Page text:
Verse > Anthologies > The World’s Best Poetry > Vol. V. Nature
Bliss Carman, et al., eds.  The World’s Best Poetry.
Volume V. Nature.  1904.
VII. The Sea
Flotsam and Jetsam
THE SEA crashed over the grim gray rocks,
  It thundered beneath the height,
It swept by reef and sandy dune,
It glittered beneath the harvest moon,
  That bathed it in yellow light.        5
Shell, and sea-weed, and sparkling stone,
  It flung on the golden sand.
Strange relics torn from its deepest caves,
Sad trophies of wild victorious waves,
  It scattered upon the strand.        10
Spars that had looked so strong and true,
  At many a gallant launch,
Shattered and broken, flung to the shore,
While the tide in its wild triumphant roar
  Rang a dirge for the vessel stanch.        15
Petty trifles that lovers had brought
  From many a foreign clime,
Snatched by the storm from the clinging clasp
Of hands that the lonely will never grasp,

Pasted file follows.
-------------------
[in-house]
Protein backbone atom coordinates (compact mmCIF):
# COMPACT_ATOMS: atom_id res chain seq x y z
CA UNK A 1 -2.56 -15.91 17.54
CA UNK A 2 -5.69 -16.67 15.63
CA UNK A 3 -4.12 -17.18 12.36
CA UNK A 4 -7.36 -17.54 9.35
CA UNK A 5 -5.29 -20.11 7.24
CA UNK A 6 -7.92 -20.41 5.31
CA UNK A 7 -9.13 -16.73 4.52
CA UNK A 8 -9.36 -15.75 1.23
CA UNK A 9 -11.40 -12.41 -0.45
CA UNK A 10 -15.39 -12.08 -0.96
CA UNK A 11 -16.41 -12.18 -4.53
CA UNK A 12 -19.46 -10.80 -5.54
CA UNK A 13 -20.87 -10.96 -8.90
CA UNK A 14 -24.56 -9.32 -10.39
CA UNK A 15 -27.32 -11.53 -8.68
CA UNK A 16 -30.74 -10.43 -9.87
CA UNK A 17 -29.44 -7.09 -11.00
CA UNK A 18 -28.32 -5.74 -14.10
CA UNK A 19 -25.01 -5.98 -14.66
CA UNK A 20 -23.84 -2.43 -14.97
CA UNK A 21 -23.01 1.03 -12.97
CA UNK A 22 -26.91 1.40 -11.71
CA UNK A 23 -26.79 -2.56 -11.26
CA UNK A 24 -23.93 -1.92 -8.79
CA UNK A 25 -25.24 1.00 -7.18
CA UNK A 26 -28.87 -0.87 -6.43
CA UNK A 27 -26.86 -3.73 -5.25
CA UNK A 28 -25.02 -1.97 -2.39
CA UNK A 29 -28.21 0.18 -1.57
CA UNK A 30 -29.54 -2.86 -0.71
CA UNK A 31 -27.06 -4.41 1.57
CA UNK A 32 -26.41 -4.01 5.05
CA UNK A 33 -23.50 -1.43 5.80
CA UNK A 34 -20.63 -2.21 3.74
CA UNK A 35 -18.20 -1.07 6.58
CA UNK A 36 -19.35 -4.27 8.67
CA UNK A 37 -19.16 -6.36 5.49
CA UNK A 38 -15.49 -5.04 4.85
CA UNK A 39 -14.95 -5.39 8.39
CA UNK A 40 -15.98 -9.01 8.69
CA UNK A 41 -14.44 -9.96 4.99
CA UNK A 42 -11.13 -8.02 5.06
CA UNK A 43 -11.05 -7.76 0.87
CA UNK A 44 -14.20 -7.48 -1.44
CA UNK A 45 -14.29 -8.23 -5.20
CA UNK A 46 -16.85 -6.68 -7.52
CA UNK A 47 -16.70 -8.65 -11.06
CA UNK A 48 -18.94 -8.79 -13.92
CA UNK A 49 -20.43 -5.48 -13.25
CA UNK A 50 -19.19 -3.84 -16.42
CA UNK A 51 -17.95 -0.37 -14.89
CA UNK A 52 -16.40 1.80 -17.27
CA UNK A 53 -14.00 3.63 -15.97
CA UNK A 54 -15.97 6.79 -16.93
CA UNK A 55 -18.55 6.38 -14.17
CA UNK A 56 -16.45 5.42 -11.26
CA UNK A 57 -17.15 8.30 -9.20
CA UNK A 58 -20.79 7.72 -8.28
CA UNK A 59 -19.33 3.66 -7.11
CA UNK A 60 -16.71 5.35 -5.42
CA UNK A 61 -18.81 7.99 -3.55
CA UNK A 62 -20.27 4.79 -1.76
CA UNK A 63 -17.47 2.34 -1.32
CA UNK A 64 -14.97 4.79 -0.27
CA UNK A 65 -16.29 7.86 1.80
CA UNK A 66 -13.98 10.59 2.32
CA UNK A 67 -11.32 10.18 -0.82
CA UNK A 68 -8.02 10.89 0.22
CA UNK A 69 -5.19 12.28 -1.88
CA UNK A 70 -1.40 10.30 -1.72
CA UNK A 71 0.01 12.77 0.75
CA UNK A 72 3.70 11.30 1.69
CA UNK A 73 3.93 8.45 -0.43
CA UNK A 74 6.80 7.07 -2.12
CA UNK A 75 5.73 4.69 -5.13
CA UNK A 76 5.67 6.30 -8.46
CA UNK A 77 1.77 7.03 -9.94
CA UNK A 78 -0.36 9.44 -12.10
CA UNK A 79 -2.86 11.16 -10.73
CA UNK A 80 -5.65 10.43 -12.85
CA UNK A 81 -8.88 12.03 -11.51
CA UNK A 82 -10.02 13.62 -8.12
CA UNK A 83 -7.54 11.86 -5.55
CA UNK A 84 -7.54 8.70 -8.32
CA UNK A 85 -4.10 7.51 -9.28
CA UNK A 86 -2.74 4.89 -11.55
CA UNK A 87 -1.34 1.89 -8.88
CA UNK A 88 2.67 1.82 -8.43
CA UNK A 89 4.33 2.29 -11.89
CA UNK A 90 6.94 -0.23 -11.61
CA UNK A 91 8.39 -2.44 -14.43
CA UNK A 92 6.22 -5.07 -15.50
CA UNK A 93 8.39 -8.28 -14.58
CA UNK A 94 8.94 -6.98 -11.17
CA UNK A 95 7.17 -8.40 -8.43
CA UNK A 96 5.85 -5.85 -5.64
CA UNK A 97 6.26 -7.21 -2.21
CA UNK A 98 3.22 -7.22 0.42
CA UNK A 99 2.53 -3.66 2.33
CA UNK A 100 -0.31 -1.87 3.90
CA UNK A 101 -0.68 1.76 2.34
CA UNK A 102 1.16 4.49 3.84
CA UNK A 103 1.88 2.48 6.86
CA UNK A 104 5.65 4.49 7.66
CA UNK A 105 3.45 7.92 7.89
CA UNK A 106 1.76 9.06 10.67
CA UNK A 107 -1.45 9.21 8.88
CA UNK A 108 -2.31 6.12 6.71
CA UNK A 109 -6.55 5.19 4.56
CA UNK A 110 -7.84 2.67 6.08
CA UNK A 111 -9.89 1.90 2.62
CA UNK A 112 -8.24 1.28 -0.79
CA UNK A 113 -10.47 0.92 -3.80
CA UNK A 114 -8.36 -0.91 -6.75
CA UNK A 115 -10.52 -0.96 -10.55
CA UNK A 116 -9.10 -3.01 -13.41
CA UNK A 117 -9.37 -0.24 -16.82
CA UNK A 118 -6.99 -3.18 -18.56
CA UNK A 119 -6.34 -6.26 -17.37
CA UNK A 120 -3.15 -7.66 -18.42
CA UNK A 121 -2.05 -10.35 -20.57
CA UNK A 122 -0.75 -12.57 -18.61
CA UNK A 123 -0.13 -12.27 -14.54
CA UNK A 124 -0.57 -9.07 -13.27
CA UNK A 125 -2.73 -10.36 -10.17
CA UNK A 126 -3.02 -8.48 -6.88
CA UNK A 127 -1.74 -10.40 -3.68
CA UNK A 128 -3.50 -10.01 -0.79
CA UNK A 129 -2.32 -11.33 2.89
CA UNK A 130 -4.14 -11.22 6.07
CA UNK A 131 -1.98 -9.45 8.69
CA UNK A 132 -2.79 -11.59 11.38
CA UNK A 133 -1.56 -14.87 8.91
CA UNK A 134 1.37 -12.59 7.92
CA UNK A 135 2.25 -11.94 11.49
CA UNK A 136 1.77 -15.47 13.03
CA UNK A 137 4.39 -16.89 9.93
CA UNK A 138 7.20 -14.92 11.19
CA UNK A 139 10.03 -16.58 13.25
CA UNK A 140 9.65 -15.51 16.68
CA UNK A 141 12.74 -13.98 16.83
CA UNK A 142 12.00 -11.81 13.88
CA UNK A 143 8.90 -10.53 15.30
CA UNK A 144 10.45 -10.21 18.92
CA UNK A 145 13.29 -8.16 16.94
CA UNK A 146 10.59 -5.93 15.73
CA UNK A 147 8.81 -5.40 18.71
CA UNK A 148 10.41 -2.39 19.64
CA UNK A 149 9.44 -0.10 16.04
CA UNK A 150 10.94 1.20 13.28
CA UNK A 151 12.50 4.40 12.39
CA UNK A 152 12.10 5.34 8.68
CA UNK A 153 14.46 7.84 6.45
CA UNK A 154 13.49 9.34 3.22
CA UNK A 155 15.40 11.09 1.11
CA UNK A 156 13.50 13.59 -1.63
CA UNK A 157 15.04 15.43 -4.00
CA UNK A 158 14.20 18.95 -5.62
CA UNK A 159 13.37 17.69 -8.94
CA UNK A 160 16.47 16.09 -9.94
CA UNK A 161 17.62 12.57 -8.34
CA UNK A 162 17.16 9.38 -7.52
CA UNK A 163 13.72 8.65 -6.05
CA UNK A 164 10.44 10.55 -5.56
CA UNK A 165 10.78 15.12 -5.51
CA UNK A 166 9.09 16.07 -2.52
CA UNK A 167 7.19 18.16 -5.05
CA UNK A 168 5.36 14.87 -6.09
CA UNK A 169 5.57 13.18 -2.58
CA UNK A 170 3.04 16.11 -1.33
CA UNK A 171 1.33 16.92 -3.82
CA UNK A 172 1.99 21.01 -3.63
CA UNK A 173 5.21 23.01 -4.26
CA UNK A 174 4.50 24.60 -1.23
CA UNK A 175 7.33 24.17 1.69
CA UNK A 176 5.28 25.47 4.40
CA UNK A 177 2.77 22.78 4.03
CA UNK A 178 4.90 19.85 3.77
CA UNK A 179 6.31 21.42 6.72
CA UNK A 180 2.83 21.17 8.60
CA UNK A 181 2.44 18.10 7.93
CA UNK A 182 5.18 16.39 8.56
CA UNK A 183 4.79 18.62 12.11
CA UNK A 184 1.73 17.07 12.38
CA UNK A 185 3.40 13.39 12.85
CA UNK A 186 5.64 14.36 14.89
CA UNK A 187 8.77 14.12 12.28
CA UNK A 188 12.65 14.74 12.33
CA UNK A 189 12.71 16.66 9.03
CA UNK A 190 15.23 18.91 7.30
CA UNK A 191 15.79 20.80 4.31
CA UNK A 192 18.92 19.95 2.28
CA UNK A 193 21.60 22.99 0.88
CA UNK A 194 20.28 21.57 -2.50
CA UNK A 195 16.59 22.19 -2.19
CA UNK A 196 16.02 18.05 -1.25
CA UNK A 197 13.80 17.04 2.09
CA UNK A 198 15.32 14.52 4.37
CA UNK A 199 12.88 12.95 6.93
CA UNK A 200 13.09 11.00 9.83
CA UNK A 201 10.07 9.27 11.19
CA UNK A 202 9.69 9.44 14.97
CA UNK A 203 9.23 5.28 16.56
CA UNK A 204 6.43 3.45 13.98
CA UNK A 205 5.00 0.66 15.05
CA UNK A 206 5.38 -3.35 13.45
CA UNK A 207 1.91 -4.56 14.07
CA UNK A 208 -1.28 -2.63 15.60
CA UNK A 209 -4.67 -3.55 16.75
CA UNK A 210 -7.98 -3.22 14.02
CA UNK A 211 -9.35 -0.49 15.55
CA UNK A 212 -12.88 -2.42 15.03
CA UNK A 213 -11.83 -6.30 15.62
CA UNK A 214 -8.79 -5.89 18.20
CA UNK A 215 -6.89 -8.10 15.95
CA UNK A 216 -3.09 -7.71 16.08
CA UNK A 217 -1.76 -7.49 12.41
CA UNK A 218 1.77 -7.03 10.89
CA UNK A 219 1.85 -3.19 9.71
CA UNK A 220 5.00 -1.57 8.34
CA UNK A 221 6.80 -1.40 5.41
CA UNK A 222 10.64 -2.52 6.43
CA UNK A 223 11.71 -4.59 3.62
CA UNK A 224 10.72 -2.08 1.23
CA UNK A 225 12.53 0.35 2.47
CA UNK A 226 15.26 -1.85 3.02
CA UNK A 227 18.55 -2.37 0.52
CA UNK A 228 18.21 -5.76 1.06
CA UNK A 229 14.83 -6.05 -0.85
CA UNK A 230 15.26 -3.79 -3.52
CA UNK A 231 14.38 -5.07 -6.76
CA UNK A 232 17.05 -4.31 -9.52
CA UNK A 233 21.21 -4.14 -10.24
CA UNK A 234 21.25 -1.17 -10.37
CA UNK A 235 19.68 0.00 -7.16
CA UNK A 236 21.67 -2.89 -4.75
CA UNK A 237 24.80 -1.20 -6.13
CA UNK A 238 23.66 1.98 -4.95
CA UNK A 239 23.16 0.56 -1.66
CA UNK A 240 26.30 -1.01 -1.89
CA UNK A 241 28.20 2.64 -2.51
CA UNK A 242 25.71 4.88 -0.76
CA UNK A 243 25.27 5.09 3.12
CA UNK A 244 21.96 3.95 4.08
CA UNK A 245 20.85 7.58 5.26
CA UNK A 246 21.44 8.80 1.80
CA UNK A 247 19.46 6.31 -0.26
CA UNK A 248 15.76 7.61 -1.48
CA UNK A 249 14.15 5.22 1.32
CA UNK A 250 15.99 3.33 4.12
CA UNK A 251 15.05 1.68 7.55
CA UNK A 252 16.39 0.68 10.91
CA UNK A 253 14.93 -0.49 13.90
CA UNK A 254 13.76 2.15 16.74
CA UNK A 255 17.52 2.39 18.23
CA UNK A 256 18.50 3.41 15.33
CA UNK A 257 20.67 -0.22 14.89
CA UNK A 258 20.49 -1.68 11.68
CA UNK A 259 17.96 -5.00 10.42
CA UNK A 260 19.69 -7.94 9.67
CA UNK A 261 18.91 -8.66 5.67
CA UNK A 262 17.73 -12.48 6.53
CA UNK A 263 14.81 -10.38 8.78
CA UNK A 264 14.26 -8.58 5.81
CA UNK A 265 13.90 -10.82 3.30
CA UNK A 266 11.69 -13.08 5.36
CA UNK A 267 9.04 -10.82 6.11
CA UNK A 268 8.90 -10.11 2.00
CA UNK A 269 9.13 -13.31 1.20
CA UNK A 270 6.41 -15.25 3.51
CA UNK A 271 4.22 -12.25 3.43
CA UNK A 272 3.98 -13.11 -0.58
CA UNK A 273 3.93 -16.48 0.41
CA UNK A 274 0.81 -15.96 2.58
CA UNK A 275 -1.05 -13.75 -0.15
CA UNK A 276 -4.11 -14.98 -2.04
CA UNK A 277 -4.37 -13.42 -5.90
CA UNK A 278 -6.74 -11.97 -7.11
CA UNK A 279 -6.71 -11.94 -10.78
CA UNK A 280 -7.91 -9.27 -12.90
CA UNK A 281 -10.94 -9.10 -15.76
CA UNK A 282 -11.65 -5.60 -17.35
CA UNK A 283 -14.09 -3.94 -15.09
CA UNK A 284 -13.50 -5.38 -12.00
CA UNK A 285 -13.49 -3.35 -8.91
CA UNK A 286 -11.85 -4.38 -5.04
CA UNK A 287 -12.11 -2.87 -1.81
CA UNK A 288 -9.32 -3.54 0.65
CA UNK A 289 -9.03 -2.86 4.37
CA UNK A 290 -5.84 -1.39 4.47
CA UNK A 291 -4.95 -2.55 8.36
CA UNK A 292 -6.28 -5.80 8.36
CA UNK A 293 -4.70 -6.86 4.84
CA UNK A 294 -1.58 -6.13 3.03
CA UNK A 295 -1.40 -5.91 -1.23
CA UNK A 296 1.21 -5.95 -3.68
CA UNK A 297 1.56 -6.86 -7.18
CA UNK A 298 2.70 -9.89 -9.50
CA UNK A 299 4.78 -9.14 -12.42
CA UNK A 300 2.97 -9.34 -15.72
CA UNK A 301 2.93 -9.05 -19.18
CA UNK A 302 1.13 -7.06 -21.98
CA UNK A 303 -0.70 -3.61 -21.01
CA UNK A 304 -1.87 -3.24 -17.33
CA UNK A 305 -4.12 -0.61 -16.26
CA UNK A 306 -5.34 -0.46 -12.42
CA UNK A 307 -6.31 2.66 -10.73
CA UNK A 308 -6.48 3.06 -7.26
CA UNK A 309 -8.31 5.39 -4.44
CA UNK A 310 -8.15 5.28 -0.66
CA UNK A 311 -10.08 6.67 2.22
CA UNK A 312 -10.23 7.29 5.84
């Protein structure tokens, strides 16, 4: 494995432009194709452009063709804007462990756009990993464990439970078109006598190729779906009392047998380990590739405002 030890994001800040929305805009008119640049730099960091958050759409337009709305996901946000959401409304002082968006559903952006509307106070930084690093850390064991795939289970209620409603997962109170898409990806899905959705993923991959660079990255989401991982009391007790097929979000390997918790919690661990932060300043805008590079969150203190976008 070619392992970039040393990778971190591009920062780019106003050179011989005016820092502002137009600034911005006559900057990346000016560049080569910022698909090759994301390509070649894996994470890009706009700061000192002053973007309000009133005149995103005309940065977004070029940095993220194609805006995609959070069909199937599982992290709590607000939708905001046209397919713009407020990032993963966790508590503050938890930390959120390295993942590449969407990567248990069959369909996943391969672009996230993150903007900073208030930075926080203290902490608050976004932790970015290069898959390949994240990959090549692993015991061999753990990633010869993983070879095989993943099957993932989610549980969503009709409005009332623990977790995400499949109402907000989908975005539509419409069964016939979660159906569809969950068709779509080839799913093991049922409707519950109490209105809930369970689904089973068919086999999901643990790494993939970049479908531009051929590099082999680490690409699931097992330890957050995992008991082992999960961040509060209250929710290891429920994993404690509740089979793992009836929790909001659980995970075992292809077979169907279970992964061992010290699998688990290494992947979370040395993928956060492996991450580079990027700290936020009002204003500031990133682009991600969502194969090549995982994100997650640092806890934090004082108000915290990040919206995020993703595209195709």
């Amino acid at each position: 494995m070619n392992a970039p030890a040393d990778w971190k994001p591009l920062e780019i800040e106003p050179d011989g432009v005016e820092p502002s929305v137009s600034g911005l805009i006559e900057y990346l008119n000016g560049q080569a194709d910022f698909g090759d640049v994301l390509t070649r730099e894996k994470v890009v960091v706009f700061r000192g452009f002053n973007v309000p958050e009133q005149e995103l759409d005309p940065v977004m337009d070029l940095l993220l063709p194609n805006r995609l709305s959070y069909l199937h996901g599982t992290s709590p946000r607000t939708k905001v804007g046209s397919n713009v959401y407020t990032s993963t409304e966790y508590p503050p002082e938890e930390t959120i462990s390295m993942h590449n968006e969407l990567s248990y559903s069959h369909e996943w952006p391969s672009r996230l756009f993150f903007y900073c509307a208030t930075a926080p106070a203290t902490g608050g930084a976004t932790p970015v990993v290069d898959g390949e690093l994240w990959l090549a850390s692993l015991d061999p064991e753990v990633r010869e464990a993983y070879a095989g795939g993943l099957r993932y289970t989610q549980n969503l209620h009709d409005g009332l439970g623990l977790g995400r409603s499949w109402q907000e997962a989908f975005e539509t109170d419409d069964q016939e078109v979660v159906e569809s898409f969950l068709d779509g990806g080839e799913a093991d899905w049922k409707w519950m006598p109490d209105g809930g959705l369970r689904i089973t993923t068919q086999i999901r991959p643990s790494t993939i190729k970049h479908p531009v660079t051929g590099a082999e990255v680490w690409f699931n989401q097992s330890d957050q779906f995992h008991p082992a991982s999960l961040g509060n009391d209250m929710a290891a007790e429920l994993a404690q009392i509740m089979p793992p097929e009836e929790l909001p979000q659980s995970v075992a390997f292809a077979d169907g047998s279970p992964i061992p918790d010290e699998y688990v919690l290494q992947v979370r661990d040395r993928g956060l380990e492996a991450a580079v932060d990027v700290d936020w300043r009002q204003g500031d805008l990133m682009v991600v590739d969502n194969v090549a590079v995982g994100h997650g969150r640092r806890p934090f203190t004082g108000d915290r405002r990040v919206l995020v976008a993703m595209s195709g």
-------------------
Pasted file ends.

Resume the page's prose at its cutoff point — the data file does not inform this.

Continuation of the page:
While the world yet measures time.        20
Back, back to its depths went the ebbing tide,
  Leaving its stores to rest,
Unsought and unseen in the silent bay,
To be gathered again, ere close of day,
  To the ocean’s mighty breast.        25
Kinder than man art thou, O sea;
  Frankly we give our best,
Truth, and hope, and love, and faith,
Devotion that challenges time and death
  Its sterling worth to test.        30
We fling them down at our darling’s feet,
  Indifference leaves them there.
The careless footstep turns aside,
Weariness, changefulness, scorn, or pride,
  Bring little of thought or care.        35
No tide of human feeling turns;
  Once ebbed, love never flows;
The pitiful wreckage of time and strife,
The flotsam and jetsam of human life,
  No saving reflux knows.        40

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